The Hitman Crowned Cultist in Kill List

So much of horror involves dark forces invading safe spaces: haunting the house, making suburbia scary. In this respect, Ben Wheatley’s Kill List mirrors Hereditary, insofar as it sees a spouse and parent allow a cult to invade his domestic sphere. The difference here is that it’s the husband and father and he happens to be a contract killer.

Jay (Neil Maskell) is one brutish half of a two-hitman team. He and his partner, Gal (Michael Smiley), amble through hallways like schlubby British versions of Vincent Vega and Jules Winnfield. Unbeknownst to Jay, the cult has already infiltrated his house when he’s hosting a dinner party and Gal’s new girlfriend excuses herself to go etch arcane symbols on the back of the bathroom mirror.

She also steals a tissue with his blood on it. That’s never a good sign. Nor is it a good sign when a new client suddenly slashes Jay’s palm at a hotel sitdown, sealing their contract for three kills with more of his blood. The first two names on Jay and Gal’s kill list — a priest and a snuff film “librarian” — weirdly thank Jay, even as he shoots and hammers them into oblivion like the nasty piece of work he is.

Throughout its 95-minute running time, Kill List seeds in clues like this that there’s more going on than meets the eye; but I have to confess that the first time I saw it, its Wicker Man turn at the end seemed opaque, almost shoehorned in. Ambient music laced with unsettling whistles and vocal effects helps create an air of dread while the movie goes through its paces as a pseudo-realistic hitman drama. If you go back and rewatch it, however, its jagged, Faustian spine becomes more visible.

An ex-soldier traumatized by a mission in Kiev, Jay’s life is already beset by financial problems and marital discord when he makes his deal with the devil. Like the cultists of Summerisle, he’s not above antagonizing the occasional Christian, either. Ben Crompton (Dolorous Edd on Game of Thrones) cameos as the leader of a table full of them. His caterwauling acoustic guitar rendition of “Onward Christian Soldiers” leads to a confrontation with Jay in the hotel dining room. “God loves you,” he says, to which Jay menacingly replies, “Tell God from me that if you’re the type of people he hangs about with, stay out of my way.”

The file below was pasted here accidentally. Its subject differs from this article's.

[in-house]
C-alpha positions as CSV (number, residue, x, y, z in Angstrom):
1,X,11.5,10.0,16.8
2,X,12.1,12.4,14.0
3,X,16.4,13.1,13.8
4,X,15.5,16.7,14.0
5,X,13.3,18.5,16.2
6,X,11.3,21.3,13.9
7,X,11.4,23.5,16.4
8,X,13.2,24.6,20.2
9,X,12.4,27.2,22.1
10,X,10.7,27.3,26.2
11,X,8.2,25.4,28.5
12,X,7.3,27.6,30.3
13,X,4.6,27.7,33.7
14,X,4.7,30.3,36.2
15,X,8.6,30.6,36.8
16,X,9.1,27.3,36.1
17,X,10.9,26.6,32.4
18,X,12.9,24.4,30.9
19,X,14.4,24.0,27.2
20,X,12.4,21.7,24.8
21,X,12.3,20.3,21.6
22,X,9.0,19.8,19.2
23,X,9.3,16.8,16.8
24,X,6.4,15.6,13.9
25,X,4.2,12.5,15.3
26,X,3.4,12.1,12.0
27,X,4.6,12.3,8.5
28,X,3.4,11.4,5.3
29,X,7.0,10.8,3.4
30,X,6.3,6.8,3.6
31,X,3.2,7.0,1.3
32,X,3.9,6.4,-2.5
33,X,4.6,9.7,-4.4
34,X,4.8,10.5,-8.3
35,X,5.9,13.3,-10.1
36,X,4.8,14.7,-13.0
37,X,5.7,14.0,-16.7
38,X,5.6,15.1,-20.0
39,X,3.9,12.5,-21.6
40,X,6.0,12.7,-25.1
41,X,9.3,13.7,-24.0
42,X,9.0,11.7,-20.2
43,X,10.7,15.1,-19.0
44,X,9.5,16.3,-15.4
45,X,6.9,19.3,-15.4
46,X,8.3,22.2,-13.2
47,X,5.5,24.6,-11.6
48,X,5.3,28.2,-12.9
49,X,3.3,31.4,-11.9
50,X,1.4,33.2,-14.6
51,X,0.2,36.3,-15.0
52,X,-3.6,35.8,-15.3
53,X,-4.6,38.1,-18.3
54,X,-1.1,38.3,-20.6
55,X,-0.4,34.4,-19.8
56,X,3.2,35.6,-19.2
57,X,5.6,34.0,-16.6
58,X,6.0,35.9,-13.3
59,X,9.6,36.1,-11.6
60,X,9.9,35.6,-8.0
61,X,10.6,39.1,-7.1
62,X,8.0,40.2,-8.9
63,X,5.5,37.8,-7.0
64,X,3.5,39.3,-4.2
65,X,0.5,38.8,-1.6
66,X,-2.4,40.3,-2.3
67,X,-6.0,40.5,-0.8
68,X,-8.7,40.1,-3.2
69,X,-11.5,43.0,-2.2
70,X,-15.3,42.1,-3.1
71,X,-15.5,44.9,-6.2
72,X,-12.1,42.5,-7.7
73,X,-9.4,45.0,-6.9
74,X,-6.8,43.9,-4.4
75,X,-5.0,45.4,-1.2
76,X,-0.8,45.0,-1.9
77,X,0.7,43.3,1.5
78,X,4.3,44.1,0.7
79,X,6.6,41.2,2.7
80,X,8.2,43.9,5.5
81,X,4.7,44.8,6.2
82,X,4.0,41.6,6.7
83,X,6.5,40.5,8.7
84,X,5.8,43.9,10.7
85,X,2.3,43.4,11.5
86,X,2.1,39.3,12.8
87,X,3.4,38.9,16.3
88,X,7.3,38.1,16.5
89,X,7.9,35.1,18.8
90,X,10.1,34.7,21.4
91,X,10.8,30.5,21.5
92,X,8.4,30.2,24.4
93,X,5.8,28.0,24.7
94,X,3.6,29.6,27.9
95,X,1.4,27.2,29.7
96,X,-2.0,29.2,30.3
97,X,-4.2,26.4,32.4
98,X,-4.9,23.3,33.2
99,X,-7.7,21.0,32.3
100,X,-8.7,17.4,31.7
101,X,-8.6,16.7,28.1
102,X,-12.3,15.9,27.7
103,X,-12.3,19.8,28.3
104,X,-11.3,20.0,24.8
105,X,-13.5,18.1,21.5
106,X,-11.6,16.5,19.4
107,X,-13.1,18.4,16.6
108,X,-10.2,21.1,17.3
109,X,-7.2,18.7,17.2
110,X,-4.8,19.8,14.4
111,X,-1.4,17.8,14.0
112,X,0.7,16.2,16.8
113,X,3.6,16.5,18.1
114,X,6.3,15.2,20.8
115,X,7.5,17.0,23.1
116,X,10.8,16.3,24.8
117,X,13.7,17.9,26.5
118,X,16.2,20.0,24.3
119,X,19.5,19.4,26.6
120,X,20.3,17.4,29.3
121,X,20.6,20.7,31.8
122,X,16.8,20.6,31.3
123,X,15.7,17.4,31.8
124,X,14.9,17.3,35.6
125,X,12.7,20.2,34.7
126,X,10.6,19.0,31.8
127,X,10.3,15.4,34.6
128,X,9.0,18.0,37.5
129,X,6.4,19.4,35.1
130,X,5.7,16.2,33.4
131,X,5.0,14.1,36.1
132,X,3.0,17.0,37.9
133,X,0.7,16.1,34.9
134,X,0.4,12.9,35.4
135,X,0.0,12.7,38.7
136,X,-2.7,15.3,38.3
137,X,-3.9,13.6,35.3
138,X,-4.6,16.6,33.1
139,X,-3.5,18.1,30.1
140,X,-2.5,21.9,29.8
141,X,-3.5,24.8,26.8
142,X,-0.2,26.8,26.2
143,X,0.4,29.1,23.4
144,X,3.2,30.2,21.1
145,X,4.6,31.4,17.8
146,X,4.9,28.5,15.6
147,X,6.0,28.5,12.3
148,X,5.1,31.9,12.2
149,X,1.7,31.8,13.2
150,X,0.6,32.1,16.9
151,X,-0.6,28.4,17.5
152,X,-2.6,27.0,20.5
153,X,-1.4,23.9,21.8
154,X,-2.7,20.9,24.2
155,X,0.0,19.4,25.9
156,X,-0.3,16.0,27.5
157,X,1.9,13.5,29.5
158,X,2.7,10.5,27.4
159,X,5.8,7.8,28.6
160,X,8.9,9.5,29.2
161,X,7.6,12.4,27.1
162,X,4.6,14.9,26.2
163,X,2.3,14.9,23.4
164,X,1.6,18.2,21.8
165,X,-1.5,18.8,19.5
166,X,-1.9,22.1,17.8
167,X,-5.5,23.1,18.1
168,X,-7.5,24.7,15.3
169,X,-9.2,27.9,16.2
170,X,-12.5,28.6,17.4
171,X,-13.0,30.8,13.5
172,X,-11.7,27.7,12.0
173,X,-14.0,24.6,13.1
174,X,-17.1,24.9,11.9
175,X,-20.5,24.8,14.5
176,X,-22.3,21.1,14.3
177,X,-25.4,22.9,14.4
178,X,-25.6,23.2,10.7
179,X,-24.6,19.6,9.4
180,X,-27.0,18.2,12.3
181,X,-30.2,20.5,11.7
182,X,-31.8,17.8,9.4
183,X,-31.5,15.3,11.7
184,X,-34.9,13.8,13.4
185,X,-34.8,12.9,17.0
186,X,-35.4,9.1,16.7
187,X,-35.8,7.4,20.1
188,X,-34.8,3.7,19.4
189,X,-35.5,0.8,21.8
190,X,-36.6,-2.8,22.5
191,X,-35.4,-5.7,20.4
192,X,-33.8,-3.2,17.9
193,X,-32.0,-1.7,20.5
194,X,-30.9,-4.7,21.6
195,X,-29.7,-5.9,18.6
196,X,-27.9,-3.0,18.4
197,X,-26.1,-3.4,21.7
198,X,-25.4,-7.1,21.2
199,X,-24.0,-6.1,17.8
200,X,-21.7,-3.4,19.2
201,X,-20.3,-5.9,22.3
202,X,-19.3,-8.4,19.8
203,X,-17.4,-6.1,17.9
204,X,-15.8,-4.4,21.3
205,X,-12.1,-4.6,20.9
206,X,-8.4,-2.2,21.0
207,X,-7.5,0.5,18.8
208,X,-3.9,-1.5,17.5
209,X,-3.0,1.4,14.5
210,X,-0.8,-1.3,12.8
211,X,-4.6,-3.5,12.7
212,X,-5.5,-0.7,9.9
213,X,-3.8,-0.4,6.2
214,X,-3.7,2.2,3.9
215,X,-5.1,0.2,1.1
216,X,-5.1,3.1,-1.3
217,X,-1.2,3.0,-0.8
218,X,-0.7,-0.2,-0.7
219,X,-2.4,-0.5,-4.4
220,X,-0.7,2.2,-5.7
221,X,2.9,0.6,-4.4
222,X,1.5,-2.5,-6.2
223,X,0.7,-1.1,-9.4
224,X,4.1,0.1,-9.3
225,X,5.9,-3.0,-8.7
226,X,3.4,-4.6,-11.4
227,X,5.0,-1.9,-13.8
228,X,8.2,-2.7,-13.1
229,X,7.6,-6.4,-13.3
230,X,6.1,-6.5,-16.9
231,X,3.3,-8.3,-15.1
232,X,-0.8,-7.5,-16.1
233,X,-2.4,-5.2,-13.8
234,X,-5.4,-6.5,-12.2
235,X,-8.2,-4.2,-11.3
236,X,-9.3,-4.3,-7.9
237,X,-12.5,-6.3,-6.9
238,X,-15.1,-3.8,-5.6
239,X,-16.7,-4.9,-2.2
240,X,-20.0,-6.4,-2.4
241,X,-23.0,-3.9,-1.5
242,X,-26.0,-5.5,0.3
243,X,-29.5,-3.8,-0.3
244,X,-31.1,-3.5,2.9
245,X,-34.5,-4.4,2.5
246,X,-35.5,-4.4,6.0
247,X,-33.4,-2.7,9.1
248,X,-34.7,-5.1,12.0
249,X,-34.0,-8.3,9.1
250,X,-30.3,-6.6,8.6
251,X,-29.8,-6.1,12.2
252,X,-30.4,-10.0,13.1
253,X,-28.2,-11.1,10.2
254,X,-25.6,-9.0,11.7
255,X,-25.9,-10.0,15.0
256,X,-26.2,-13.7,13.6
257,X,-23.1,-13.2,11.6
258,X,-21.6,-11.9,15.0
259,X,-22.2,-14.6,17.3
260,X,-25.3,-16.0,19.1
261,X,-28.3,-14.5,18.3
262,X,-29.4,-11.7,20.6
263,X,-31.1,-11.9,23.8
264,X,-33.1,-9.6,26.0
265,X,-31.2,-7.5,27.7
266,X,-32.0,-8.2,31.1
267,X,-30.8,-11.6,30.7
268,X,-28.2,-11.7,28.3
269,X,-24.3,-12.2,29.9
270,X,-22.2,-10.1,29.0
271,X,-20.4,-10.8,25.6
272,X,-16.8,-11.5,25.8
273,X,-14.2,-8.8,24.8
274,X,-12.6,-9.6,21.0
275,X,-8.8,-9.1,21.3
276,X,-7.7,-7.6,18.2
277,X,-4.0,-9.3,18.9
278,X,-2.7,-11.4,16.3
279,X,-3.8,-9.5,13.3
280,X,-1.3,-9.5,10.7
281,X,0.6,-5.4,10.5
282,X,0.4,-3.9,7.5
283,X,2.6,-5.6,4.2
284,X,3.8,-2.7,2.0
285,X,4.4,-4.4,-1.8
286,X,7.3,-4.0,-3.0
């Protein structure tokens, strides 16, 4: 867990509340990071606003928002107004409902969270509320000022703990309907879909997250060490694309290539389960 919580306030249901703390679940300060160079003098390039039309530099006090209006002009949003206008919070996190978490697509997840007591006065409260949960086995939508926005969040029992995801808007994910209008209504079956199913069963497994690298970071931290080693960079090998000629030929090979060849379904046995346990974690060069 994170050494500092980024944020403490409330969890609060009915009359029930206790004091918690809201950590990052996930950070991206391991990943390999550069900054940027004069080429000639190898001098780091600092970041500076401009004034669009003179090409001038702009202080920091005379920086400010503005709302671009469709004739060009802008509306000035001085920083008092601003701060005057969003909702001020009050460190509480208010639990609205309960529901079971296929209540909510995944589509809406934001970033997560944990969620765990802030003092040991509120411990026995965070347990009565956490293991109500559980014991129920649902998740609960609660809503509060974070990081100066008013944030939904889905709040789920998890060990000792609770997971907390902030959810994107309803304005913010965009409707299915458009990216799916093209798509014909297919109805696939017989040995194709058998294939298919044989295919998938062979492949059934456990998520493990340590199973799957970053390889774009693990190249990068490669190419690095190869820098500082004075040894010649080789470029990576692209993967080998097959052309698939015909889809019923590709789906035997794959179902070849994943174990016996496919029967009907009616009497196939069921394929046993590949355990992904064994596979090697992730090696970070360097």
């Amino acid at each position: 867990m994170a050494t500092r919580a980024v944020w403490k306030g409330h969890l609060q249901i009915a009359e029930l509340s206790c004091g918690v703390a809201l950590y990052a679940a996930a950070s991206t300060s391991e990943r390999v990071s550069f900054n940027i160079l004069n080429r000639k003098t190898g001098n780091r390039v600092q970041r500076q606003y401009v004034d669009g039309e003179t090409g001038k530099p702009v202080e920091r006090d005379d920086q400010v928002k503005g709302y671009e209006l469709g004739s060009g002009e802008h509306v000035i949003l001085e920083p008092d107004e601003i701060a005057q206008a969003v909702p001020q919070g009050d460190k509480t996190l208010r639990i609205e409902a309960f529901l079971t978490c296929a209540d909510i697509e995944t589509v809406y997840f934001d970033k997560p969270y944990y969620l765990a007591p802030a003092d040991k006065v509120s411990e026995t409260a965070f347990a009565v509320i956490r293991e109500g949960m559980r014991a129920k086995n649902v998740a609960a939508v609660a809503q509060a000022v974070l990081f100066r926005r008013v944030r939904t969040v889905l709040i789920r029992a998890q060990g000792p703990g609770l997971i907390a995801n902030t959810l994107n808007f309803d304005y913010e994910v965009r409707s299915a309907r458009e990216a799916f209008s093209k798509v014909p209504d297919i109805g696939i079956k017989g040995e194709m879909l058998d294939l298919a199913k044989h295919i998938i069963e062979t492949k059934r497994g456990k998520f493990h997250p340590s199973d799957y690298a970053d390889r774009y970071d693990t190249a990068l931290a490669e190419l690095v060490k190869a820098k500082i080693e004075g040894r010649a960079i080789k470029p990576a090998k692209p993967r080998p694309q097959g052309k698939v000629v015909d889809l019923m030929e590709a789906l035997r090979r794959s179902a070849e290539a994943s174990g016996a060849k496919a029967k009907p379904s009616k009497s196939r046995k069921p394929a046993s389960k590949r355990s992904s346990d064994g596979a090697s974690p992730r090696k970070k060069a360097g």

As Jay unravels and becomes more violent, we get the sense that the cult is subtly remaking his life in its image. It switches out one of its members for his regular doctor, a la Rosemary’s Baby, and eventually it manages to put a knife in his hand and have him direct his homicidal aggression at his own family. The film culminates in Jay’s fight to the death with a “hunchback,” the disguised form of his son strapped to his wife’s back.

Chased through claustrophobic tunnels and surrounded by twig-faced figures that we’ve heard squeal like demons, the unrepentant killer dances shirtless in the firelit wilderness of night. By now, Jay has so completely lost his grip that he lacks the ability to discern family members from foes, until it’s too late and he’s already stabbed them repeatedly. Their bodies join the pile of sacrificial loved ones from Aster’s films, and what’s left is a twisted menagerie of unsuspecting cult recruits.

Like Dani in Midsommar, Jay is indeed left standing as part of the cult at the end. Whereas she smiles, liberated from her dependence on an emotionally unavailable boyfriend, he can only look on in stupefaction as his wife dies with a laugh, perhaps because she, too, is now liberated from their dysfunctional marriage. Wicker masks and flaming torches serve as visual callbacks to The Wicker Man.

The thread that binds several of these post-Wicker Man films is how they shift guilt onto their main characters, making them complicit in other people’s deaths. It’s horrifying enough to be culpable for one’s own demise. It’s even more horrifying to victimize someone close to you.

Pages: Previous page 1 2 3

Cool Posts From Around the Web: